Blog of the International Journal of Constitutional Law

Tag: National People’s Congress Standing Committee

  • Legal Limits on Beijing’s Powers of Interpretation?

    [Cross-posted from HKU Legal Scholarship Blog. The original post, published on November, 3, 2016, appears here.] –Cora Chan, Hong Kong University There are speculations that Beijing’s National People’s Congress Standing Committee (NPCSC) will issue an interpretation of Hong Kong’s Basic Law to bar two legislators-elect in Hong Kong from taking office.

  • Does Hong Kong Need a Mayor?

    –Alvin Y.H. Cheung, Visiting Scholar, U.S.-Asia Law Institute, NYU School of Law It has been known for about two thousand years that it is impossible for one person to serve two masters. Unfortunately, this lesson was lost on the Drafting Committee of Hong Kong’s Basic Law.

  • Video Interview: Democratic Reform in Hong Kong Featuring Cora Chan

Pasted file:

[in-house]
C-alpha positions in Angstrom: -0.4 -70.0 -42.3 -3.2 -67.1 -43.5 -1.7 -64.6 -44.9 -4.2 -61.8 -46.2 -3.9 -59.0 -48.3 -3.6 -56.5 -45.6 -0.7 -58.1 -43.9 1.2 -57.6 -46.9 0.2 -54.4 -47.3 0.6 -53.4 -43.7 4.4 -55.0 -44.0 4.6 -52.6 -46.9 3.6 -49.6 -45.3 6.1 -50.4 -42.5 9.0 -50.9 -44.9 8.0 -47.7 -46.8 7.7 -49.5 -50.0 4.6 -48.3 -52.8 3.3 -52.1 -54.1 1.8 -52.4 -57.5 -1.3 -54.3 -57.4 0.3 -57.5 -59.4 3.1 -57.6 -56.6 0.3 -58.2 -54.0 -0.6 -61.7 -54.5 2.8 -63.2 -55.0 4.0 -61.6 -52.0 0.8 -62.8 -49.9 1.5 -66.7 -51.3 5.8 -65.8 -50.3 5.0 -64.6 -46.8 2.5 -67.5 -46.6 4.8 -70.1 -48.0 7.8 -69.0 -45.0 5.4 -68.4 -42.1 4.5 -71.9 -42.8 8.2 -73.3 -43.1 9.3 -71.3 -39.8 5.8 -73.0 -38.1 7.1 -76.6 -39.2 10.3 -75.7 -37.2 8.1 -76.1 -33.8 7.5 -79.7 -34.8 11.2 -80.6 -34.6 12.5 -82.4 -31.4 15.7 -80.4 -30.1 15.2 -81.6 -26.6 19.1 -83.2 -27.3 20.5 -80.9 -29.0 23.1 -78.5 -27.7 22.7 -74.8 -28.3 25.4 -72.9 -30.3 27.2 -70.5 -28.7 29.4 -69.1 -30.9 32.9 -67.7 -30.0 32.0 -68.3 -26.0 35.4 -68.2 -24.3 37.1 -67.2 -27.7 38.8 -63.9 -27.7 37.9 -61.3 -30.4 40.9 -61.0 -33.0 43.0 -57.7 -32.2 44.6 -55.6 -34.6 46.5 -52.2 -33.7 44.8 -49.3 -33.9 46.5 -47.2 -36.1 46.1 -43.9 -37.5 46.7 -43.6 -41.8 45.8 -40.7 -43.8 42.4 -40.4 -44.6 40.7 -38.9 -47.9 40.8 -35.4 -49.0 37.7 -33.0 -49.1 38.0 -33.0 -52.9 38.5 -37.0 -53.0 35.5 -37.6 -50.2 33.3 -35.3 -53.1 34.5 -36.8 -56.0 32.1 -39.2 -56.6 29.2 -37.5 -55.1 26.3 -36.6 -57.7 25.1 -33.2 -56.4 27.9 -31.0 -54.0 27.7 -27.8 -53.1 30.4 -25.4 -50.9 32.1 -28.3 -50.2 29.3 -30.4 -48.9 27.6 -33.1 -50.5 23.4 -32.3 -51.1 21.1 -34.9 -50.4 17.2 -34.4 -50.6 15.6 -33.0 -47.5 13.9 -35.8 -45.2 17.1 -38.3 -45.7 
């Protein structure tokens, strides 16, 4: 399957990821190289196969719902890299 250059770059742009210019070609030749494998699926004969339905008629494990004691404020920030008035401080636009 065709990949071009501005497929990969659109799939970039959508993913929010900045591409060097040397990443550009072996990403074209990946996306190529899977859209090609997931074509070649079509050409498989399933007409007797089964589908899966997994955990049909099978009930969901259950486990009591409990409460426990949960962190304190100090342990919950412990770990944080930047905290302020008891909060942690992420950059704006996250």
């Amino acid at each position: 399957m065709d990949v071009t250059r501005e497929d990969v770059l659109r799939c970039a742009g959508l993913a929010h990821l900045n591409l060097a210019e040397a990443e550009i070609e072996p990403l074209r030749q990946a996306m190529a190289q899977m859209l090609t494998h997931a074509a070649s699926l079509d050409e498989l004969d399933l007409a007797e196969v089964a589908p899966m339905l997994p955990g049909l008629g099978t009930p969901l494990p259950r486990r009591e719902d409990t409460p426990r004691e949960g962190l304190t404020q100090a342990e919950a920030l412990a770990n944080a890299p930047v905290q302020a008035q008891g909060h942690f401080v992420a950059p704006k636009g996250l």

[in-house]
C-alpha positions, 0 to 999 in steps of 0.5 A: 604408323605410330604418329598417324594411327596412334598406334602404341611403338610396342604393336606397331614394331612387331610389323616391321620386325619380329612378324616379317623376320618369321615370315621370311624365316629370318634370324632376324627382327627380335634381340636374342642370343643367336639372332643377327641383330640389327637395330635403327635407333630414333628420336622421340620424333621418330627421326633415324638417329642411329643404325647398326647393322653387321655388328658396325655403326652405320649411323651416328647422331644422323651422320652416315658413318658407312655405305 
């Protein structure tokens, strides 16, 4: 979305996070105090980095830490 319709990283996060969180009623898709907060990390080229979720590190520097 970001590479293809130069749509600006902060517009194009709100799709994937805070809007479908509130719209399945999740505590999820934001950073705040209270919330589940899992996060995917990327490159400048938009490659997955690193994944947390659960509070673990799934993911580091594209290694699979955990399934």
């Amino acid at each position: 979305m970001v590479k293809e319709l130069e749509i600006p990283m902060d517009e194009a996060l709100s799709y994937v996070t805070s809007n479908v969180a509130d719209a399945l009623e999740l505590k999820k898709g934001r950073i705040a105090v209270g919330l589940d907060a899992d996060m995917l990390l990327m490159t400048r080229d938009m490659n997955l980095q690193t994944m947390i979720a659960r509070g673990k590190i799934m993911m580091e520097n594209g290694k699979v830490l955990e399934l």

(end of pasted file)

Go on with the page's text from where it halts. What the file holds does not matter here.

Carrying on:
—Richard Albert, Boston College Law School In this installment of our new video interview series at I-CONnect, I interview Cora Chan on the subject of democratic reform in Hong Kong. In the interview, we discuss recent developments in Hong Kong, the impetus for the current protests in Hong Kong, the constitutional relationship between Hong Kong and China, and the prospect for democratic reform in the region.

  • Occupy Hong Kong: Hong Kong’s Constitutional Moment of 2014 Begins

    —Alvin Y.H. Cheung, Visiting Scholar, U.S.-Asia Law Institute, NYU School of Law 民無信不立。 [If the people have no faith in their rulers, there is no standing for the State.] – The Analects Hong Kong’s long-awaited constitutional confrontation has begun.  In the early morning of September 28, 2014, the Occupy Central with Love and Peace (OCLP) movement declared that its civil disobedience campaign had begun, three days earlier than originally planned.